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March 3

St. Katherine Drexel

Katherine Drexel was born in Philadelphia in 1858, the daughter of a very rich banker and philanthropist. She grew up in a household in which both parents viewed wealth as something to be used to benefit others. When her parents died in 1885, both Katherine and her sisters began sharing the income from her family’s estate. Always interested in the condition of Native Americans, she began a program of school construction for Native American children. In 1891 she founded a religious order, the Sisters of the Blessed Sacrament, that combined prayer with social action. During her lifetime she gave away about twenty million dollars, none of which went to her order. Relying on their own devices, her order established 145 Catholic missions and twelve schools for Native Americans, and fifty schools for blacks, Xavier University in New Orleans, Louisiana, the first United States university for blacks. In 1935 she suffered a major heart attack, retired, and spent the next 18 years in a life of prayer and contemplation.

March 9

St. Dominic Savio

Born in Riva, Italy, Dominic was one of ten children of a blacksmith and seamstress. At 12 he joined St. John Bosco at the Oratory School in Turin to prepare to become a priest. His goal was to work with neglected and disadvantaged children when he became a priest. He was well-liked, known to all as a peacemaker and an organizer. He helped to found a group he called the Company of the Immaculate Conception. All of its members except one would join John Bosco in that saint’s Salesian order. The exception was Dominic. Afflicted with a weak constitution, he took ill at the age of 15 and subsequently died, his last words being, “What beautiful things I see!” His birthplace is now a retreat house for teenagers; he is buried in the basilica of Mary, Help of Christians in Turin, not far from the tomb of his mentor, teacher and biographer, Saint John Bosco.

March 19

St. Joseph, Spouse of the Blessed Virgin Mary

We know little about the man himself. We know he was a carpenter from Nazareth. We know he was not well-to-do, not being able to afford a lamb for Jesus’ circumcision; only a pair of turtledoves. We know he was kind, being very solicitous of his betrothed when she was found to be expectant.

Despite his humble background, Joseph was the direct descendant of Israel’s greatest king, King David. Through him, his foster sonJesus was able to claim His kingship, although a far different one from that of Joseph’s remote ancestor.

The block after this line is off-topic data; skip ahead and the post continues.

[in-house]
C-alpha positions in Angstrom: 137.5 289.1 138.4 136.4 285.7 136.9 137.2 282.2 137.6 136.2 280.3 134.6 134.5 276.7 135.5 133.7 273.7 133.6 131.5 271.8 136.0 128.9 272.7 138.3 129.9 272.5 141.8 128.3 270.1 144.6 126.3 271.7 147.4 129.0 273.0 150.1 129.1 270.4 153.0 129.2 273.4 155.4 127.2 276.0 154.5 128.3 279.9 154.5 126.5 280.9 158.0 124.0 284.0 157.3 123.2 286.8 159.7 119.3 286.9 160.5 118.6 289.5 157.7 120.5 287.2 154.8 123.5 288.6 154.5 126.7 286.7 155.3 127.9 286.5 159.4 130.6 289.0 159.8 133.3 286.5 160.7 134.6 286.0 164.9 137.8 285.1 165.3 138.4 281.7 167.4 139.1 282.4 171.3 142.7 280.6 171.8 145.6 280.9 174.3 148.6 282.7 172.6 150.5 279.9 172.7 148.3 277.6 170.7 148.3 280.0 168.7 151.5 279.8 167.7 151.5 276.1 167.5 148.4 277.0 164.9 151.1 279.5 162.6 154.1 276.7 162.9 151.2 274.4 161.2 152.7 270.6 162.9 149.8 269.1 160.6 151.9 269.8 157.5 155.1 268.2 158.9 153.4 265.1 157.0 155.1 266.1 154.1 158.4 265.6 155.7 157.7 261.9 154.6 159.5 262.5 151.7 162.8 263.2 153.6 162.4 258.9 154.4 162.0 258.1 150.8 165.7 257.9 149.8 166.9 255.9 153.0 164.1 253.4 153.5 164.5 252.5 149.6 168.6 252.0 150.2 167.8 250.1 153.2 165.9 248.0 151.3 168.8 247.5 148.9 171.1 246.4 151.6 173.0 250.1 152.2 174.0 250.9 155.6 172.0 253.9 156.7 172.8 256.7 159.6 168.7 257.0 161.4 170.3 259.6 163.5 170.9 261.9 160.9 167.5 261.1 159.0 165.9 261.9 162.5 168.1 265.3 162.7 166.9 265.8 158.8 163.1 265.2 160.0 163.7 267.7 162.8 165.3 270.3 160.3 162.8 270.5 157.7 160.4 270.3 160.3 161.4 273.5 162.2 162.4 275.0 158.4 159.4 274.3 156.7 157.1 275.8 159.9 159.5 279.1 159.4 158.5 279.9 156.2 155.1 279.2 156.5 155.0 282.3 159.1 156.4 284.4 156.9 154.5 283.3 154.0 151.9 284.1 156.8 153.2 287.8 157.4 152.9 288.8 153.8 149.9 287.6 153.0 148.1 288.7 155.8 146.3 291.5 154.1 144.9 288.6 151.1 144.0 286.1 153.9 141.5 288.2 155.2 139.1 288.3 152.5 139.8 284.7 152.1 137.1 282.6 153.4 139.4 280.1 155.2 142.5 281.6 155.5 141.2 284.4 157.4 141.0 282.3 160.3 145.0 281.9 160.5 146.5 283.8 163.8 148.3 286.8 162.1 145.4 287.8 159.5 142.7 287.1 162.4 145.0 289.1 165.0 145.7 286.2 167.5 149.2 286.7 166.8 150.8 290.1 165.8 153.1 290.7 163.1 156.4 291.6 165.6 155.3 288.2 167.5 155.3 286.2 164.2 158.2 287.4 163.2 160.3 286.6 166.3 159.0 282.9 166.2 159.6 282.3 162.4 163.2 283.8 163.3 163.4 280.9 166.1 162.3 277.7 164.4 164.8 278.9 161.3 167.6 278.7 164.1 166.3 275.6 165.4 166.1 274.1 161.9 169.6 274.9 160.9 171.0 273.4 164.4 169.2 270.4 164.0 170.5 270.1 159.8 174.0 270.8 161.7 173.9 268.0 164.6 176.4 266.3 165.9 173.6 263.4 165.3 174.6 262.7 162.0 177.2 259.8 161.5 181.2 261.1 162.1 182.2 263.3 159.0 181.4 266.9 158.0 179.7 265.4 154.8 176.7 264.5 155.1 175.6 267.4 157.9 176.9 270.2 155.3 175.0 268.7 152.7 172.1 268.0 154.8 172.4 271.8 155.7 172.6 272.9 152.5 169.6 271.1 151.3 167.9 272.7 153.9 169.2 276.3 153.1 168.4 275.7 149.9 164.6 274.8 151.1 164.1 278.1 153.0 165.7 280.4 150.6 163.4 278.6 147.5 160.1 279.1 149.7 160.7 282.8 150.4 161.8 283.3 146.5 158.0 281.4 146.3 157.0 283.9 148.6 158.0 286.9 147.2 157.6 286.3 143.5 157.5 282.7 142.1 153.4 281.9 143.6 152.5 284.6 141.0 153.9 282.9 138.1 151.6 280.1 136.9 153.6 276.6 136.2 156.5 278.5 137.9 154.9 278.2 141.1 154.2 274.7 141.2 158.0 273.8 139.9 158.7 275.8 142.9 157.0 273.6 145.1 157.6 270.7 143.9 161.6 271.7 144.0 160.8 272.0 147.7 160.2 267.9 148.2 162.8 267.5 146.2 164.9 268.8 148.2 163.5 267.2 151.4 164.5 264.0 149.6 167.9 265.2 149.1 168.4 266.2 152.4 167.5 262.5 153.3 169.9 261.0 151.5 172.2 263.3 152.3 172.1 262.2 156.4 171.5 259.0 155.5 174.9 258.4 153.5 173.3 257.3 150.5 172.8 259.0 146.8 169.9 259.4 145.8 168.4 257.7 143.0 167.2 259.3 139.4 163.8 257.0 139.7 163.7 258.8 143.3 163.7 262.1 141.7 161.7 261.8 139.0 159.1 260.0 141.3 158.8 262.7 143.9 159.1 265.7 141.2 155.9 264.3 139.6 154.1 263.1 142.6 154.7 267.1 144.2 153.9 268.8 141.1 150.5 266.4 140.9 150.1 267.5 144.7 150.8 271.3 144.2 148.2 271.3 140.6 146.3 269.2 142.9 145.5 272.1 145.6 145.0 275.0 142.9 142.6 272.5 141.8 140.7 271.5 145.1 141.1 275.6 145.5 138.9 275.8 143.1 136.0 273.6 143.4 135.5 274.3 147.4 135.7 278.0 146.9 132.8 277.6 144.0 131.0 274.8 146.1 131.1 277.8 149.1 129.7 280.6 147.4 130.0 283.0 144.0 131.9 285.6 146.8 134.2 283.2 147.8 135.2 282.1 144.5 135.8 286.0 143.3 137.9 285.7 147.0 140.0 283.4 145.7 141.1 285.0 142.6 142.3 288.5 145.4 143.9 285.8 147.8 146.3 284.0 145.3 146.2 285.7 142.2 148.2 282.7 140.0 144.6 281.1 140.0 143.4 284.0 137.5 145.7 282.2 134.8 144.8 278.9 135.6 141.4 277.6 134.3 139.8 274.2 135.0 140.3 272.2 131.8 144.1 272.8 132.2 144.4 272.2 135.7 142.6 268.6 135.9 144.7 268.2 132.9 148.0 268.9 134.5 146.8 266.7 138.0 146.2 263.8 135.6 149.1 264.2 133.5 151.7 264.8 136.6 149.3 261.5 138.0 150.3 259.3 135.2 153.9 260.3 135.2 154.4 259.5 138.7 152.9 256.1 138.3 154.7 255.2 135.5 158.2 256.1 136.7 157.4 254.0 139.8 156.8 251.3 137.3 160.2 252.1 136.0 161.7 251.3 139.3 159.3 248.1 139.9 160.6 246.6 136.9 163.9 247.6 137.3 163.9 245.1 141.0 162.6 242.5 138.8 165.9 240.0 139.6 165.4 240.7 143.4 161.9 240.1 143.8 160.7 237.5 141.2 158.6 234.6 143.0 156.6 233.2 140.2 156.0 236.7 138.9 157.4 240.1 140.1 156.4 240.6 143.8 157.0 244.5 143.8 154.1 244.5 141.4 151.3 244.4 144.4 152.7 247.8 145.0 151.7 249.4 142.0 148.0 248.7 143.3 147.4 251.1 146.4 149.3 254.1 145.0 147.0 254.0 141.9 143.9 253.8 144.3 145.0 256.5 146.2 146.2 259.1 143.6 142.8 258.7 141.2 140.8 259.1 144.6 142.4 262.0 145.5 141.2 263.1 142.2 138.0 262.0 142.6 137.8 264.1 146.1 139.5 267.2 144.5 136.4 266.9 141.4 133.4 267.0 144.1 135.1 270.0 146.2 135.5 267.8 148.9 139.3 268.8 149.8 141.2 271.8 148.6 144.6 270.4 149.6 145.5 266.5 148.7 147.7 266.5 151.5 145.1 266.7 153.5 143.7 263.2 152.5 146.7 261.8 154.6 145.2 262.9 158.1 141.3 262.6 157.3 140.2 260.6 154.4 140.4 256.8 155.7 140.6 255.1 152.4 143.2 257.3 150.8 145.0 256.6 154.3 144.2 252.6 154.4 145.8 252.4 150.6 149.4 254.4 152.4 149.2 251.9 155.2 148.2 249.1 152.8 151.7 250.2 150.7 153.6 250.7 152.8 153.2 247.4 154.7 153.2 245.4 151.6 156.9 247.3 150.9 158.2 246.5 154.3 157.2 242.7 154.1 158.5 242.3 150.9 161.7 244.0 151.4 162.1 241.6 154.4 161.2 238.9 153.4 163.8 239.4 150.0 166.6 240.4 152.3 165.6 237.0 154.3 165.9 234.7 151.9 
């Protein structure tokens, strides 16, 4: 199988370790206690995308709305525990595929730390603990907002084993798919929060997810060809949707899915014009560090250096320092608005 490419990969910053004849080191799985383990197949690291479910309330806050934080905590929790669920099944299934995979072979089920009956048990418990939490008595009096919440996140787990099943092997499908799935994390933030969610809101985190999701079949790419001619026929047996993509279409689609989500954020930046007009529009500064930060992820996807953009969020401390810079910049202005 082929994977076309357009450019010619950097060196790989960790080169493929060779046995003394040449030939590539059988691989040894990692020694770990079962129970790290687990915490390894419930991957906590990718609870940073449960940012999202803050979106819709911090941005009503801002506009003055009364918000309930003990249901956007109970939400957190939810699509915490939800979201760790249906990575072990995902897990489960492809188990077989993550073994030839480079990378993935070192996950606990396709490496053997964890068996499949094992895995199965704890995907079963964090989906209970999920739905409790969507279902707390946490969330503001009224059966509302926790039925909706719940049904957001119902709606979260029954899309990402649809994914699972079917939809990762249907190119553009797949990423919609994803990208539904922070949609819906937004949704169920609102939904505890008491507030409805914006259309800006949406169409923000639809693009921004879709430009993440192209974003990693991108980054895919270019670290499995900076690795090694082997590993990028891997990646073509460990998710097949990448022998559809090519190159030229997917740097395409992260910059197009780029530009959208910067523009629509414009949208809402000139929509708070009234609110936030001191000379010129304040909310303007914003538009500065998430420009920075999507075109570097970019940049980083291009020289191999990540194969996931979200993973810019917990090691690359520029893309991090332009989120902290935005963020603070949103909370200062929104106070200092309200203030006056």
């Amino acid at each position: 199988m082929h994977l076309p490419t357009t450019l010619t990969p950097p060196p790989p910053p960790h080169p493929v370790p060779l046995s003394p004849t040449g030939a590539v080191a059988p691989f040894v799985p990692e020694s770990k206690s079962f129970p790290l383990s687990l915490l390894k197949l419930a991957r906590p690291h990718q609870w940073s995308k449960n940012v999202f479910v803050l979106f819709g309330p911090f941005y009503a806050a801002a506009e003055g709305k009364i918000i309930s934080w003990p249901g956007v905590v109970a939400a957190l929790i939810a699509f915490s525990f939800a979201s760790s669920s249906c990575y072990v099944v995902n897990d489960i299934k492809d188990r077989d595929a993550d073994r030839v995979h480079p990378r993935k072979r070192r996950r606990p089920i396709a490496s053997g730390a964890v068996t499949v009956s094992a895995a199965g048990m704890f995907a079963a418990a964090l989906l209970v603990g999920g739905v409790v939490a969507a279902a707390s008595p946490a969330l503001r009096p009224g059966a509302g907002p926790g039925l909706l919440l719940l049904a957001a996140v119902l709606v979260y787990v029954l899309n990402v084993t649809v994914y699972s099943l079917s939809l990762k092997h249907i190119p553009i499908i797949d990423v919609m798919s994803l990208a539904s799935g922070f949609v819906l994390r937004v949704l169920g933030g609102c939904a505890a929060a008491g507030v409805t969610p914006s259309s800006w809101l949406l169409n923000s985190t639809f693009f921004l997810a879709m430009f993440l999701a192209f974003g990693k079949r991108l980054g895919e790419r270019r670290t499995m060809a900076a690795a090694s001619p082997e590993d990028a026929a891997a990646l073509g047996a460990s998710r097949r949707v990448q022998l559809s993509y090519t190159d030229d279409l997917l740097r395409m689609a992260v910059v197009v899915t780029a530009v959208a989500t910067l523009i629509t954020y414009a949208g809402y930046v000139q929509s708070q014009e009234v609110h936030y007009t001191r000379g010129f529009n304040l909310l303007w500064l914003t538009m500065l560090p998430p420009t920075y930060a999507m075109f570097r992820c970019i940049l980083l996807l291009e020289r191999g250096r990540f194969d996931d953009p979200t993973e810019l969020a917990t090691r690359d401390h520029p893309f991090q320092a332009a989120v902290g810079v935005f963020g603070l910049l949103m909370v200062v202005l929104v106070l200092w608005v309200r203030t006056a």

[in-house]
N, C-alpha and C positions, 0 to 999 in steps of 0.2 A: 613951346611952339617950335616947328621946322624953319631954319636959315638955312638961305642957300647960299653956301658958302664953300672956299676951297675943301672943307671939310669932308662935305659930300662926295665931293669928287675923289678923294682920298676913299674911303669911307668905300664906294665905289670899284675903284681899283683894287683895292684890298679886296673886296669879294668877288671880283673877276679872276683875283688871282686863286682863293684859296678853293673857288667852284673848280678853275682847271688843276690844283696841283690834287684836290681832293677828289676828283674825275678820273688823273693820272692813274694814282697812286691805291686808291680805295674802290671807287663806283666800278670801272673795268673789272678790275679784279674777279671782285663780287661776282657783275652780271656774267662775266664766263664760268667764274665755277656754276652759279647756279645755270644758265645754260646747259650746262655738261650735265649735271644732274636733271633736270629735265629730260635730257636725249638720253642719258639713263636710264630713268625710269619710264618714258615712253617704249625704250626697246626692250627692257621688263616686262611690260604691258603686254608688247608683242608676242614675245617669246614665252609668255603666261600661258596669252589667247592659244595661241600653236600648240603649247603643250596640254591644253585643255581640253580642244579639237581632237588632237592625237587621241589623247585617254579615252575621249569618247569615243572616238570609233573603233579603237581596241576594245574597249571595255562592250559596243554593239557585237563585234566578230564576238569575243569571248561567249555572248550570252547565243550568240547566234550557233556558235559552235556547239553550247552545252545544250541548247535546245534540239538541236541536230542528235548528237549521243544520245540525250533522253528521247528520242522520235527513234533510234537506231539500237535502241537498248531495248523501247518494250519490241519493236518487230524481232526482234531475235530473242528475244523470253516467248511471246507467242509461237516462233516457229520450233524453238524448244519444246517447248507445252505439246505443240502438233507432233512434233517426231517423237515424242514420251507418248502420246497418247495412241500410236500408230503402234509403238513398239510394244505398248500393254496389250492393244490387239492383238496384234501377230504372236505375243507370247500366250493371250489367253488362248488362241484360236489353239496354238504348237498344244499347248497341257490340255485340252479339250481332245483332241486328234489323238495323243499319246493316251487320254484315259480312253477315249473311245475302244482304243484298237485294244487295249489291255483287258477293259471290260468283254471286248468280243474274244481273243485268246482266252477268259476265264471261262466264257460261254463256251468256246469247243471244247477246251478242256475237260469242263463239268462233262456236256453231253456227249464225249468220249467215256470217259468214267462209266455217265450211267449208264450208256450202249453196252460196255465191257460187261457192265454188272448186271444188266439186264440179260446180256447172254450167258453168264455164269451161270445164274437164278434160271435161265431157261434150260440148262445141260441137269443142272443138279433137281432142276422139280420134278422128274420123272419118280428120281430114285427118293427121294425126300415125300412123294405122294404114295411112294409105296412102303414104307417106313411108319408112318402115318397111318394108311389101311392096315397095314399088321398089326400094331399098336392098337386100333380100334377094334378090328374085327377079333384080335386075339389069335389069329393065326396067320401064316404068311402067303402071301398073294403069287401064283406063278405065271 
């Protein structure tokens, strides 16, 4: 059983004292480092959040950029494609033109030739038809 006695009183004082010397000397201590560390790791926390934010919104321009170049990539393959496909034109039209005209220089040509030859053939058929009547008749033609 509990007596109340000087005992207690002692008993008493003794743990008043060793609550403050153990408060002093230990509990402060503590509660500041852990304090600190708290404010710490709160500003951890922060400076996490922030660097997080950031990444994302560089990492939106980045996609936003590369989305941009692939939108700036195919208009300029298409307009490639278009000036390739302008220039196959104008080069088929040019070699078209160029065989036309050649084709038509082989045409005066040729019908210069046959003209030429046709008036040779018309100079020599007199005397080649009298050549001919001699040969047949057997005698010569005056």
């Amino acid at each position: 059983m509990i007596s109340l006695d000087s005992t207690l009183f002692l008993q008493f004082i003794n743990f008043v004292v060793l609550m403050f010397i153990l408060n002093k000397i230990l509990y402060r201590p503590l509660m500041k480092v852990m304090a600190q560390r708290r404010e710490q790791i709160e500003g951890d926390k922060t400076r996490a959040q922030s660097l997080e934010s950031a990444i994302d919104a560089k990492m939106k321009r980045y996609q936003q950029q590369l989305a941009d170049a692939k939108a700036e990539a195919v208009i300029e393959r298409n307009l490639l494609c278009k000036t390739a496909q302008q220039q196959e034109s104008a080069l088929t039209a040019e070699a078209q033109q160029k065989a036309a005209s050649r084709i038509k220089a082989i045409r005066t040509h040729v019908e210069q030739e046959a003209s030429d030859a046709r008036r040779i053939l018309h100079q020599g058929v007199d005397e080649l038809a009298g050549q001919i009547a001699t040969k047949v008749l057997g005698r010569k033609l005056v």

The Bible describes St. Joseph as a “just” man. In the Bible, this refers to someone who is not just “fair”, but one who is completely and joyfully a willing participant in God’s plans. When God called, Joseph responded, whether it was to flee to Egypt or to accept his betrothed Mary, despite her apparent circumstances. He is the patron of fathers, of workers, and of the Universal Church itself.

March 24

St. Oscar Romero

Oscar Romero was born in 1917 in El Salvador and was ordained a priest in Rome in 1942. He worked in San Miguel, El Salvador for 20 years. He was considered to be a religious and social conservative when he was appointed as Auxiliary Bishop of San Salvador in 1970. The government welcomed his appointment as Archbishop of the capital in 1977. When a friend, Fr. Rutilio Grande was assassinated three weeks after his appointment, Romero was deeply affected. When an ultra-right wing government seized power in 1979, Romero became an outspoken critic of the regime’s violations of human rights and outright terrorism, including unofficial government death squads.

On March 23, 1980 Romero called on the Salvadoran military to cease its oppression. “Brothers, you belong to our own people. You kill your own brother peasants; and in the face of an order to kill that is given by a man, the law of God that says ‘Do not kill!’ should prevail.” His pleas effectively became his death warrant.

On the next day, while celebrating mass in a hospital chapel, Oscar Romero was shot to death by a gunman after he delivered his homily.

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